US Ambassador to the UN Nikki Haley holds photos of victims as she talks about the suspected deadly chemical attack in Syria at a UN Security Council emergency session on Wednesday. Photo: AFP
It is still too early to conclude whether Bashar al-Assad's government is responsible for the gas attack in a rebel-held area in Syria's northwestern province of Idlib on Tuesday, which killed at least 70 people, Chinese analysts said, adding China's appeal for a comprehensive investigation into the incident should be considered.
China supports the Organization for the Prohibition of Chemical Weapons (OPCW) and related UN entities in carrying out a comprehensive, objective and fair investigation into the use of chemical weapons in Syria, Liu Jieyi, China's permanent representative to the UN, said on Wednesday, the Xinhua News Agency reported.
Liu made the comments at a Security Council emergency meeting on the Syrian incident, where the US, the UK and France envoys proposed immediate sanctions against the Syrian government, whom they think should be blamed for the attack.
Assad doesn't have a motive to launch the attack under current circumstances, said Li Weijian, a professor at the Shanghai Institutes for International Studies.
"The current situation in Syria is favorable to Assad because he has almost full control of the country. So it's not necessary for him to use chemical weapons, which would be condemned by the international community," said Li.
US President Donald Trump, who previously adopted the policy of fighting IS over disagreements with the Assad government, criticized the Syrian regime on Thursday, accusing it of going "beyond a red line," and that it "crosses many, many lines."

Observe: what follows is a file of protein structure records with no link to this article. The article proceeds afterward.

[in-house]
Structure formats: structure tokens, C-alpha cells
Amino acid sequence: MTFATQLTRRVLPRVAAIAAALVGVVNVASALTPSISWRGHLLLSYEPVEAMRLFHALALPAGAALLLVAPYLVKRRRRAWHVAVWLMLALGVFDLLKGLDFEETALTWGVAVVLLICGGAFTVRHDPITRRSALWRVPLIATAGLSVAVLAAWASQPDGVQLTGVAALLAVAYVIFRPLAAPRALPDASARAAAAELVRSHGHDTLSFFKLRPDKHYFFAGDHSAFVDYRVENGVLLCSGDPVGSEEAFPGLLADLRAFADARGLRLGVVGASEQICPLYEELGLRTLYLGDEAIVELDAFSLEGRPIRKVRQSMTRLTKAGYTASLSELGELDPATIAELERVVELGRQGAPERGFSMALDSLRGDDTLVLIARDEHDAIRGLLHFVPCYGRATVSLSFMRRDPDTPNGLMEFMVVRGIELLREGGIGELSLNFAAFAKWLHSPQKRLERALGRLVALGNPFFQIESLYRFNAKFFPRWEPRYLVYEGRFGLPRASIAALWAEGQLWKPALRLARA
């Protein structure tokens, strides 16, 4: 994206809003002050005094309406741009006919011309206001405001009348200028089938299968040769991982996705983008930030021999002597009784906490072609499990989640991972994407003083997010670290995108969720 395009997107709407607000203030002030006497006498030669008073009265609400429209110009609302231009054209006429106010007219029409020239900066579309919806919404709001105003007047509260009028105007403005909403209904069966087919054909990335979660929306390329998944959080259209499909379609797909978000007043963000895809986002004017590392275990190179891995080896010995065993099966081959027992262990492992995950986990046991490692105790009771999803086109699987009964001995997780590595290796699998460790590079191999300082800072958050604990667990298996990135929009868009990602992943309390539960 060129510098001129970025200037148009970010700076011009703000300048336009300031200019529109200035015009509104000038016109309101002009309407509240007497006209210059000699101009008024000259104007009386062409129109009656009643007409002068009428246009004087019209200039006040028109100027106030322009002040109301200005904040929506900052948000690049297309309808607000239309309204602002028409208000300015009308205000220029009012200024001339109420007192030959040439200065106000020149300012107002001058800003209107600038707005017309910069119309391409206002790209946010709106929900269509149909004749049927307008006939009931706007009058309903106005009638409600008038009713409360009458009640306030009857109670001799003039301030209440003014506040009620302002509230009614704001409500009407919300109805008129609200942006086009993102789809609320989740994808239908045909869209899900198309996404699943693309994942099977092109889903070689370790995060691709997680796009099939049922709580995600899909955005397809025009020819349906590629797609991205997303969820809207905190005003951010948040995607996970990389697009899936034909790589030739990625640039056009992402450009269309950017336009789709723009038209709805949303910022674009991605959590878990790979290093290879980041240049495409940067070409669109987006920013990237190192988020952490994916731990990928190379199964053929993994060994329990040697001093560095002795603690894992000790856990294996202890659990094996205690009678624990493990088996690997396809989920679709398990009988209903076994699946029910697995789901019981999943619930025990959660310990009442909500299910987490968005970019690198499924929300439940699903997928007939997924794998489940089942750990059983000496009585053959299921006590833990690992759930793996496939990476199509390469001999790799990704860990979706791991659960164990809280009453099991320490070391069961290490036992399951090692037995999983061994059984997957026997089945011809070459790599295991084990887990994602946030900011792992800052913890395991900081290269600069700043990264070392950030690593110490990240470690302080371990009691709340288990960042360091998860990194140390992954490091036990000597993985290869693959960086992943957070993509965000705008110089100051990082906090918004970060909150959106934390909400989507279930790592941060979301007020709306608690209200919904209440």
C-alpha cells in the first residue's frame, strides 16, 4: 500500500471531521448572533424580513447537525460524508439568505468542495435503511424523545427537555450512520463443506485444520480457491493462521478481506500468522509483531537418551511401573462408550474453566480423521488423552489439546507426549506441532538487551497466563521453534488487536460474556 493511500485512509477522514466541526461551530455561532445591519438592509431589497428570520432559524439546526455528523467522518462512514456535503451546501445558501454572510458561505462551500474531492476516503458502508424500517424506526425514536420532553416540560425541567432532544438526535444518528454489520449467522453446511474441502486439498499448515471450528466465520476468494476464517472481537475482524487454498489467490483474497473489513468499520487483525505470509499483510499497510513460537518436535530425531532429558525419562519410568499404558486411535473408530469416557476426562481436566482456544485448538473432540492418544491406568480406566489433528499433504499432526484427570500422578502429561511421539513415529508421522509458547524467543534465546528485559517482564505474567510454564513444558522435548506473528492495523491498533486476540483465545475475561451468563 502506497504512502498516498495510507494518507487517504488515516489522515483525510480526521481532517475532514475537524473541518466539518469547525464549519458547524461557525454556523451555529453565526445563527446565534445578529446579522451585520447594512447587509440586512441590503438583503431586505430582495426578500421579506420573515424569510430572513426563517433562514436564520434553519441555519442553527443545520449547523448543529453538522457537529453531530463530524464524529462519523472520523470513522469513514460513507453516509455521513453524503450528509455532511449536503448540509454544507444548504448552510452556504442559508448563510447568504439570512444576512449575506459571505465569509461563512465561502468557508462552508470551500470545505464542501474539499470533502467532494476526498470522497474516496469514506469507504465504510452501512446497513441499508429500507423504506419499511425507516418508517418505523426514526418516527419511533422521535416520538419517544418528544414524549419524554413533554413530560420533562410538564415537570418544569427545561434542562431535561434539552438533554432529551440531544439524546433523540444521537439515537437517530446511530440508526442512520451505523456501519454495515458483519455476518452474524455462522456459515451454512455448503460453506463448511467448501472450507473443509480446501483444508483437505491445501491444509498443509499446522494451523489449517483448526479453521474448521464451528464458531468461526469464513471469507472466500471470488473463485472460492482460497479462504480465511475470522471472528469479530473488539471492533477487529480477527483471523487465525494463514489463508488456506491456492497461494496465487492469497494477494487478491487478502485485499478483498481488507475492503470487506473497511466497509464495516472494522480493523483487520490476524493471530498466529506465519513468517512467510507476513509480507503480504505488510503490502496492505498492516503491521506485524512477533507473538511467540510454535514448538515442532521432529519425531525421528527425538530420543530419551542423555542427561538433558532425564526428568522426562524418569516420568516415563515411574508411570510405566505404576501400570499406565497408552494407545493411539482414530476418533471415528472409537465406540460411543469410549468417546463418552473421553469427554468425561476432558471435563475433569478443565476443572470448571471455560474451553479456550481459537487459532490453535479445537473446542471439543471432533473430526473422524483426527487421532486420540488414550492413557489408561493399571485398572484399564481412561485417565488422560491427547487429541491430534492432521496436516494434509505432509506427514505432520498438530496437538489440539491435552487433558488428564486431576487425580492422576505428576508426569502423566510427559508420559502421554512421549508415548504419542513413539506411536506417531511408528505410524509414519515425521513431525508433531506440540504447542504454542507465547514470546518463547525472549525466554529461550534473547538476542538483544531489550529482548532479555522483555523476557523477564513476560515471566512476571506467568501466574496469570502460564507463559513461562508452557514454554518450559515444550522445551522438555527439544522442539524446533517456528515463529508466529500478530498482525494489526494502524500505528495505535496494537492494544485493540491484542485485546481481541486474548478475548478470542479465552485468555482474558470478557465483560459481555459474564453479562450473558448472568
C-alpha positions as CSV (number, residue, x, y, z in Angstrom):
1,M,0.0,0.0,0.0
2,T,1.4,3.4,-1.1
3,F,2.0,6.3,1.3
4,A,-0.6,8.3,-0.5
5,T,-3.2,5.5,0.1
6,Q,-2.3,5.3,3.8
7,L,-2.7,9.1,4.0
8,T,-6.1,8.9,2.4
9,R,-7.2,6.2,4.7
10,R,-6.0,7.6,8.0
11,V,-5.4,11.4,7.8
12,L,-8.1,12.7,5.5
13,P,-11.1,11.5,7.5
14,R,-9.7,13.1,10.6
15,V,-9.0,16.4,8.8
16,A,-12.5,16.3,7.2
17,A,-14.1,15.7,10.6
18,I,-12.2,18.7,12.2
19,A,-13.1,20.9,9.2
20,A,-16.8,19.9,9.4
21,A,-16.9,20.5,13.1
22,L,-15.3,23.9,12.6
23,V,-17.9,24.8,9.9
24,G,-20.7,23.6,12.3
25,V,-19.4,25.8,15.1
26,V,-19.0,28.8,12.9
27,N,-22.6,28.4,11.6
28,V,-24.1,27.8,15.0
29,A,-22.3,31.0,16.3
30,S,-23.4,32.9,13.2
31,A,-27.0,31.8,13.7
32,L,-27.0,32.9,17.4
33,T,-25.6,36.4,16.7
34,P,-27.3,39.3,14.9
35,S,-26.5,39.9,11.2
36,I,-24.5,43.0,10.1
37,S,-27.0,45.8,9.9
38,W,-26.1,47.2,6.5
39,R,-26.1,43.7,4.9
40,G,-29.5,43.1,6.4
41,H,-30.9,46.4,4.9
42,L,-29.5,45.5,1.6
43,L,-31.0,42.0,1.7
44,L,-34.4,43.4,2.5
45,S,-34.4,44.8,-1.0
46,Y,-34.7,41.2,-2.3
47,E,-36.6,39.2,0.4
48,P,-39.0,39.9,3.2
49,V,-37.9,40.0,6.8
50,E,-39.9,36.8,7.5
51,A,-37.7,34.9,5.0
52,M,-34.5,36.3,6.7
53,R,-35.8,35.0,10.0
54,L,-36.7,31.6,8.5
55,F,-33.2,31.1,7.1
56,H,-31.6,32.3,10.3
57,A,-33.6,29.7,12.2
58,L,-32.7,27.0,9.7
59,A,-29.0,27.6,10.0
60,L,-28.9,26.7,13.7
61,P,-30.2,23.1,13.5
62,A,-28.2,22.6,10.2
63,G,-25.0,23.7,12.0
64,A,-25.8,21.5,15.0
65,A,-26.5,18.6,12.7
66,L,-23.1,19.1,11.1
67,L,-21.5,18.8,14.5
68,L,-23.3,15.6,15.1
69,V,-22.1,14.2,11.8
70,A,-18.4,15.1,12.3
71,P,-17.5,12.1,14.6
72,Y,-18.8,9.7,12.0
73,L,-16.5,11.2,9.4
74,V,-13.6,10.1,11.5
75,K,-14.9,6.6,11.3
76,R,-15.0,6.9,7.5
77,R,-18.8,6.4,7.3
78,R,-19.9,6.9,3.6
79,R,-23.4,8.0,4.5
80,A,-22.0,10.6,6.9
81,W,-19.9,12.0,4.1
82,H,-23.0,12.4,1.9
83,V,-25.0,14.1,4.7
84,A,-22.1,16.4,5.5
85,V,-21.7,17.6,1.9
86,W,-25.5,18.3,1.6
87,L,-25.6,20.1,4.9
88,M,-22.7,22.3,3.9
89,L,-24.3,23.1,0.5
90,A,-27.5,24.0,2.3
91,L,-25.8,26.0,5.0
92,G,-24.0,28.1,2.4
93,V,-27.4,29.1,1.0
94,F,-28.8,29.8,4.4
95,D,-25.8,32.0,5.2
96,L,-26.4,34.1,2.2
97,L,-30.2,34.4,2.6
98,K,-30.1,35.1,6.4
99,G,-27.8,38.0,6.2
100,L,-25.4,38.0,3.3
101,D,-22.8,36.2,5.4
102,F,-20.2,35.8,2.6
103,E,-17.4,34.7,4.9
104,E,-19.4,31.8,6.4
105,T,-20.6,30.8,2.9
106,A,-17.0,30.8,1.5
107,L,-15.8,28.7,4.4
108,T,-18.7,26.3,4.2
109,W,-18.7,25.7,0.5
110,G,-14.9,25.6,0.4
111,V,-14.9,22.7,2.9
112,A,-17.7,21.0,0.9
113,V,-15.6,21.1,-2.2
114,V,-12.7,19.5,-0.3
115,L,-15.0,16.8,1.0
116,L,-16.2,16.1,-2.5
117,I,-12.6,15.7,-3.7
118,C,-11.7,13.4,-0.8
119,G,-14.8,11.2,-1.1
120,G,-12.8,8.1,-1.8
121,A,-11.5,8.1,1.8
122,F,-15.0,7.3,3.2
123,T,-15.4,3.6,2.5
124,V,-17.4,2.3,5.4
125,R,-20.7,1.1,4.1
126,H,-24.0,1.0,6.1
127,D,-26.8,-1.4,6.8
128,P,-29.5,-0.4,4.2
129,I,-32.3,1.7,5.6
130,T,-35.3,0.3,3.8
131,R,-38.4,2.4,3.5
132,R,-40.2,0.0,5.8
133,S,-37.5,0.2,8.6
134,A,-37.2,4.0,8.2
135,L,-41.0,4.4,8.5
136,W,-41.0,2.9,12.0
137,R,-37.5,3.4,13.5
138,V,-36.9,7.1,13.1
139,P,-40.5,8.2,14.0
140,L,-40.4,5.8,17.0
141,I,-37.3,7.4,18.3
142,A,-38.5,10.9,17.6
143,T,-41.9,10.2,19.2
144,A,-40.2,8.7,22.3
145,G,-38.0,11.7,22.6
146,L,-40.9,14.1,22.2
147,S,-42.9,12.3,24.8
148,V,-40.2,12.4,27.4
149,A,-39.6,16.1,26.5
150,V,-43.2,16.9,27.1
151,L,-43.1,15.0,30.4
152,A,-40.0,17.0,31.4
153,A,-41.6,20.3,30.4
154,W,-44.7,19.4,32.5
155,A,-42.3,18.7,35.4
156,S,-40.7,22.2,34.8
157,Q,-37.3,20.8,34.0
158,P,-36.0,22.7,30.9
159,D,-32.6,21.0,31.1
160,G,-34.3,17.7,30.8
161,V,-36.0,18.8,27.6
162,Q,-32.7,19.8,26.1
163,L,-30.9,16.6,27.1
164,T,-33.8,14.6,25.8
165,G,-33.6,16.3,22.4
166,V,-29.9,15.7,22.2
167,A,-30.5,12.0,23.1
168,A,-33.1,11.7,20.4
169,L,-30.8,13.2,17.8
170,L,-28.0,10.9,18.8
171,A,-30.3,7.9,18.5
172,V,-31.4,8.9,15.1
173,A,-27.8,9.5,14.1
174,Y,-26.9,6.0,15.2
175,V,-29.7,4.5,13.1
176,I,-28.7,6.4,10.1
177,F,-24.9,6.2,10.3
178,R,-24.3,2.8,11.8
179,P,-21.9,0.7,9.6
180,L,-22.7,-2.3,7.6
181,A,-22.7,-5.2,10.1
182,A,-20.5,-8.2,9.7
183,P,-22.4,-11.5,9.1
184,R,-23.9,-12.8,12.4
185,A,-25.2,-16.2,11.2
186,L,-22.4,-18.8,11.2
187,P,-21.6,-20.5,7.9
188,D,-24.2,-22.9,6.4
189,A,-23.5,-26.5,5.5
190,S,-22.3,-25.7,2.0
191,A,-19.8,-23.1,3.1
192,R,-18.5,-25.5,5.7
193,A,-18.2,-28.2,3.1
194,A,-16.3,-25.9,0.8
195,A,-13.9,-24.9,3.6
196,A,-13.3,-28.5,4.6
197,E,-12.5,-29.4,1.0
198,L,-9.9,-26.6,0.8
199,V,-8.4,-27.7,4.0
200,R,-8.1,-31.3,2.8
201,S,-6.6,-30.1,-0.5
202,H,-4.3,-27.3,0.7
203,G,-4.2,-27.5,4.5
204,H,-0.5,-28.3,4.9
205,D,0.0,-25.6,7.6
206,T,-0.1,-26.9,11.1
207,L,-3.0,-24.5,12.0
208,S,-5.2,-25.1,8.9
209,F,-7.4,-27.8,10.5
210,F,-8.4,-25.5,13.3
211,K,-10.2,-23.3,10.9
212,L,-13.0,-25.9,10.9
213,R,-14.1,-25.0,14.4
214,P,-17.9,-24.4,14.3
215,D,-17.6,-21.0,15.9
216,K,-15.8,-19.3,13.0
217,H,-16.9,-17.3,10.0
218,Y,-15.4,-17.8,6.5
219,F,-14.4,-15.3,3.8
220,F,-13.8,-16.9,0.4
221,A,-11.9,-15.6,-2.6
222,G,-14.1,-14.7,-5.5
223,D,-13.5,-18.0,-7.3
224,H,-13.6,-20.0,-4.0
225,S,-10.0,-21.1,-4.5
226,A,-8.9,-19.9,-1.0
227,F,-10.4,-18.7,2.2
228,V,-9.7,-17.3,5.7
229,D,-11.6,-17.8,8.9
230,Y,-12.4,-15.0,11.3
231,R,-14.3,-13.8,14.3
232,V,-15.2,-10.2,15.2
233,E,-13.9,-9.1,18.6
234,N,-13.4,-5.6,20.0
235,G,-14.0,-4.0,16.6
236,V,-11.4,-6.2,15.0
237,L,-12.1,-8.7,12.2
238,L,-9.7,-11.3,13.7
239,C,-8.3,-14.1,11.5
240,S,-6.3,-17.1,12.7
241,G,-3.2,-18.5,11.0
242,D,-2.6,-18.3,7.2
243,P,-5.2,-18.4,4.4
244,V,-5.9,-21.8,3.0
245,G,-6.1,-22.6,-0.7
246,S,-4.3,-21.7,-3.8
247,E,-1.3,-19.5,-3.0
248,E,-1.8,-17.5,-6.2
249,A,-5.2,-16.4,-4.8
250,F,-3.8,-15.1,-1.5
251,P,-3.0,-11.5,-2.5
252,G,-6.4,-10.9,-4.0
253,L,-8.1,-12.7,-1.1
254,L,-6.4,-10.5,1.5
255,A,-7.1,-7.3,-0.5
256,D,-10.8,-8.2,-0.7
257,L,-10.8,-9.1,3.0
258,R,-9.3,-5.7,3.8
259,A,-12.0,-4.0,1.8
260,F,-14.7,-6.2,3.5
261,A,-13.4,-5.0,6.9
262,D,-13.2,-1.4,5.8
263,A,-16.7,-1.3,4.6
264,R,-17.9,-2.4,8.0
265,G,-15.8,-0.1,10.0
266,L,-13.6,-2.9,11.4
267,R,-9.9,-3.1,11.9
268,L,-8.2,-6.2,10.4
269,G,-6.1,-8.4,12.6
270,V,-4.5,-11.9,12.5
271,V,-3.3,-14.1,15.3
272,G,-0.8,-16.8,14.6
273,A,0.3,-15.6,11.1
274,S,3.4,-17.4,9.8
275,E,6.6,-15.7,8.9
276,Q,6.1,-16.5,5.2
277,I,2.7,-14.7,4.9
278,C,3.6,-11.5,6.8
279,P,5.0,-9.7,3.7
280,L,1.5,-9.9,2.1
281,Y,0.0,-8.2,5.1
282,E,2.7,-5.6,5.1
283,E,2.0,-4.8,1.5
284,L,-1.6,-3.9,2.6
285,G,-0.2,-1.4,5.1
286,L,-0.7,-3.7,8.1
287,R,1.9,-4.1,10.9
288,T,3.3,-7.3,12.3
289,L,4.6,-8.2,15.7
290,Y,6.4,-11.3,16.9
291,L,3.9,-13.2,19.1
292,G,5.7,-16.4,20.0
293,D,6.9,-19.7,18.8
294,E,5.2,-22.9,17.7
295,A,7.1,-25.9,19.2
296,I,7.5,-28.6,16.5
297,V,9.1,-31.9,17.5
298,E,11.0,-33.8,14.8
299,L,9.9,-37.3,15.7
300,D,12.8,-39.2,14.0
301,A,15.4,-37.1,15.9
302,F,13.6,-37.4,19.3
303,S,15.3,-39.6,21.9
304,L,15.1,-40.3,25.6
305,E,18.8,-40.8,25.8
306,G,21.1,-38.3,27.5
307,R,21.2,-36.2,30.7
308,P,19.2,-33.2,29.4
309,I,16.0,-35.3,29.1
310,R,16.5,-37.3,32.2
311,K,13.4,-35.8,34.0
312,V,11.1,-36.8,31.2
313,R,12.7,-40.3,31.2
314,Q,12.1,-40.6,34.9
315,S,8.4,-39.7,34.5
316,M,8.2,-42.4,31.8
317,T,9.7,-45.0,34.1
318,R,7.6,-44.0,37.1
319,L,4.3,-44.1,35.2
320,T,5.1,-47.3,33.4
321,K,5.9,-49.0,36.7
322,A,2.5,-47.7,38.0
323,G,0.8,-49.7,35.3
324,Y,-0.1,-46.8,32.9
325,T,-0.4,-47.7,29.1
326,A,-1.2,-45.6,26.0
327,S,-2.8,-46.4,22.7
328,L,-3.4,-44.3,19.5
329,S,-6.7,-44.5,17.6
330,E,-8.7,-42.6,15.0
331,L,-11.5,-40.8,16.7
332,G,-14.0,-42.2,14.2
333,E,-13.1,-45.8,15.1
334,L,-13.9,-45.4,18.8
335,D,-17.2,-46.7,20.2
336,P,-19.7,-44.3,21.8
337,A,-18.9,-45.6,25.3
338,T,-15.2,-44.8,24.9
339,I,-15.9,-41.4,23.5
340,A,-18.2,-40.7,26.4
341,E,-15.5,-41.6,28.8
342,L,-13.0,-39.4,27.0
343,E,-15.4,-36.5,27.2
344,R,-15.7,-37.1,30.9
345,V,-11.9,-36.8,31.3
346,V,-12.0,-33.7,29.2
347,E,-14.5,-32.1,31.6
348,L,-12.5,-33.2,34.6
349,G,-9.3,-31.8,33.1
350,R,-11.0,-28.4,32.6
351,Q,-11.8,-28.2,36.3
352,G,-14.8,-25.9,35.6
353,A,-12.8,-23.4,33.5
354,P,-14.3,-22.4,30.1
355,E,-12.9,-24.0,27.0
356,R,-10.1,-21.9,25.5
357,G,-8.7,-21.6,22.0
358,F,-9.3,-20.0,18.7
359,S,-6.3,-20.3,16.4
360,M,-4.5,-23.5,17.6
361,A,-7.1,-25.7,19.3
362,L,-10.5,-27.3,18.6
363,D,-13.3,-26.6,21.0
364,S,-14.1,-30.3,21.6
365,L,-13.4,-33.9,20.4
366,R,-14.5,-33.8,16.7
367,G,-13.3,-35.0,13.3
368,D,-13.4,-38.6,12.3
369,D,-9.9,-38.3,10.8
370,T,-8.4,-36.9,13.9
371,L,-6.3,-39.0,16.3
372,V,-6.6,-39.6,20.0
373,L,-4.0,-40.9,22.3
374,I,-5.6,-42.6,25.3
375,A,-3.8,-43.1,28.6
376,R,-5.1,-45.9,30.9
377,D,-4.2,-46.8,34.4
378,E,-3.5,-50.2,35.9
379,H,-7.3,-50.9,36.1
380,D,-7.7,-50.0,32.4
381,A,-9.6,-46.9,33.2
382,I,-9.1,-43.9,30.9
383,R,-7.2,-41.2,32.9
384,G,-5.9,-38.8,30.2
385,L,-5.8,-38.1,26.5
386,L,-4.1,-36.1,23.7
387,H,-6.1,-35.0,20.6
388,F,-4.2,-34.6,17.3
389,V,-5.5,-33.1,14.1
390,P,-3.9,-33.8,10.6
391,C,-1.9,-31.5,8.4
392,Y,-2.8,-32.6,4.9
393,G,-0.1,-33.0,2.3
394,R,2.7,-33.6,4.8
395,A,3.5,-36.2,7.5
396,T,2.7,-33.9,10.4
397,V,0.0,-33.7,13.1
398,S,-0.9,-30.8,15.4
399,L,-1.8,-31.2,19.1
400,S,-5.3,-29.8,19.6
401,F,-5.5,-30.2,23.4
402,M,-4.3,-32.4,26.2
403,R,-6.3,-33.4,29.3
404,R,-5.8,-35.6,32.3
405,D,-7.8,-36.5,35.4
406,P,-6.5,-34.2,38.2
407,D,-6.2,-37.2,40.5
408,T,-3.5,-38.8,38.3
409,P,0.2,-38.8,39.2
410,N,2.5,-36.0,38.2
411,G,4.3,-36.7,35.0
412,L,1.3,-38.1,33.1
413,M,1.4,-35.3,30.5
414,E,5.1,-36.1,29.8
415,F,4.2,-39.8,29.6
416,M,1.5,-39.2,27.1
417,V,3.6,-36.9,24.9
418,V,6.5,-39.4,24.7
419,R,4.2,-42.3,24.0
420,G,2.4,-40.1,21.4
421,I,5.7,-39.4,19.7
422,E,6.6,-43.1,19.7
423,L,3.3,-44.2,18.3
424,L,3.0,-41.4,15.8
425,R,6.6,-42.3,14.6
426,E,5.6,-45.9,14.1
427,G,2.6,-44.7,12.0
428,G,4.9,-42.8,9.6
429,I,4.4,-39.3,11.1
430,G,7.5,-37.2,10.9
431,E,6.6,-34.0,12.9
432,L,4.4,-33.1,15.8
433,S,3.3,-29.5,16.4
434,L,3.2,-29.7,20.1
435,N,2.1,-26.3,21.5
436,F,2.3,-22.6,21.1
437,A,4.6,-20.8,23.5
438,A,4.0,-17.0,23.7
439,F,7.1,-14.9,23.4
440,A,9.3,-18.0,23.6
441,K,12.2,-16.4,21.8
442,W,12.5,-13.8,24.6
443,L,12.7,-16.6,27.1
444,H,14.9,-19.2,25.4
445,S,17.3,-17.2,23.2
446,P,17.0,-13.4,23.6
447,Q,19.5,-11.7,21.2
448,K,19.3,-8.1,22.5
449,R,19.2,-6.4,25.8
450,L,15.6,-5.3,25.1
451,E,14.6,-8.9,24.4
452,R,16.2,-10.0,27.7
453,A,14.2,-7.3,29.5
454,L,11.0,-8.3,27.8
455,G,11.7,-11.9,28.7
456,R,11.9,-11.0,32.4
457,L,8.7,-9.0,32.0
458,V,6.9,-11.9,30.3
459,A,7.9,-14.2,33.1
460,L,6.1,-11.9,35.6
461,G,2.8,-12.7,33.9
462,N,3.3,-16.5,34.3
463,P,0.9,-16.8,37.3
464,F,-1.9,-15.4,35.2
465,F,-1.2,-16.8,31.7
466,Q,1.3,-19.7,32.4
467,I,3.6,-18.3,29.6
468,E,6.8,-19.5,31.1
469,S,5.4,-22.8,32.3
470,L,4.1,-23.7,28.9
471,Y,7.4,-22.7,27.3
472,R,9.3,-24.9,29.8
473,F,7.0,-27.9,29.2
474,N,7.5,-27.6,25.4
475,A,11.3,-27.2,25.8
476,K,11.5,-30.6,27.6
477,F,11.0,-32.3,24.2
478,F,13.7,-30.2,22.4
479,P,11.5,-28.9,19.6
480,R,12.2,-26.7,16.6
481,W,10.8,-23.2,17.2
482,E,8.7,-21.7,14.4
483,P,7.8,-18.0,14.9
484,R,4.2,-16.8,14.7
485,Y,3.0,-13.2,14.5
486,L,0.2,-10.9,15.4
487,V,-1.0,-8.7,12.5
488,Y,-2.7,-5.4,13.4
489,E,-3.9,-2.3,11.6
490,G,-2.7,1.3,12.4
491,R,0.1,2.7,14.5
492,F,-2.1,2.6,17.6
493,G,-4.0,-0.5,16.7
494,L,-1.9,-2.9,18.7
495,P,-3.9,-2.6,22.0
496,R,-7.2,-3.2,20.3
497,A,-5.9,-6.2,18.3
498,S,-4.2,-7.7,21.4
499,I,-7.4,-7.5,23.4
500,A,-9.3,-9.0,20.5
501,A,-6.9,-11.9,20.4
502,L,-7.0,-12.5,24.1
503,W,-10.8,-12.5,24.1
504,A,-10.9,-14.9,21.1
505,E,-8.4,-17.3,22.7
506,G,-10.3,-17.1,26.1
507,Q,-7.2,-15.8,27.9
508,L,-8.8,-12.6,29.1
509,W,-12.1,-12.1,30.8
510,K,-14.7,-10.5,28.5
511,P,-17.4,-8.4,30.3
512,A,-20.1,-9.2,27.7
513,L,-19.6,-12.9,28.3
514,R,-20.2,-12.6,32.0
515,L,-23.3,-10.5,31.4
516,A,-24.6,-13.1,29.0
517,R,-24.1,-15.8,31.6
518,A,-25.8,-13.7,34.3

Though he gave no indication of how he would respond, Trump said his attitude toward Syria and Assad has changed very much, Reuters reported.
"There is the possibility that the Syrian rebels plotted the attack, since they knew the US would take action if the Assad government uses chemical weapons," Li said.
According to a report from China Central Television, Liu responded to the claim of the UK ambassador to the UN Matthew Rycrof that a previous veto from Russia and China on UN sanctions on Syria over a gas attack caused the latest incident.
"The British representative publicly distorts the solemn position of other countries, this is unbearable. On the chemical weapons issue, which sees an international consensus, I hope the British representative stop misusing the Security Council to achieve his own political ends. This is not in the Syrian people's interests," said Liu.
With China enjoying a growing influence in international affairs, the United Nations' resolutions will no longer be dominated by Western countries, Li told the Global Times.
Liu said at the meeting that a political settlement is the only way out of the Syrian crisis.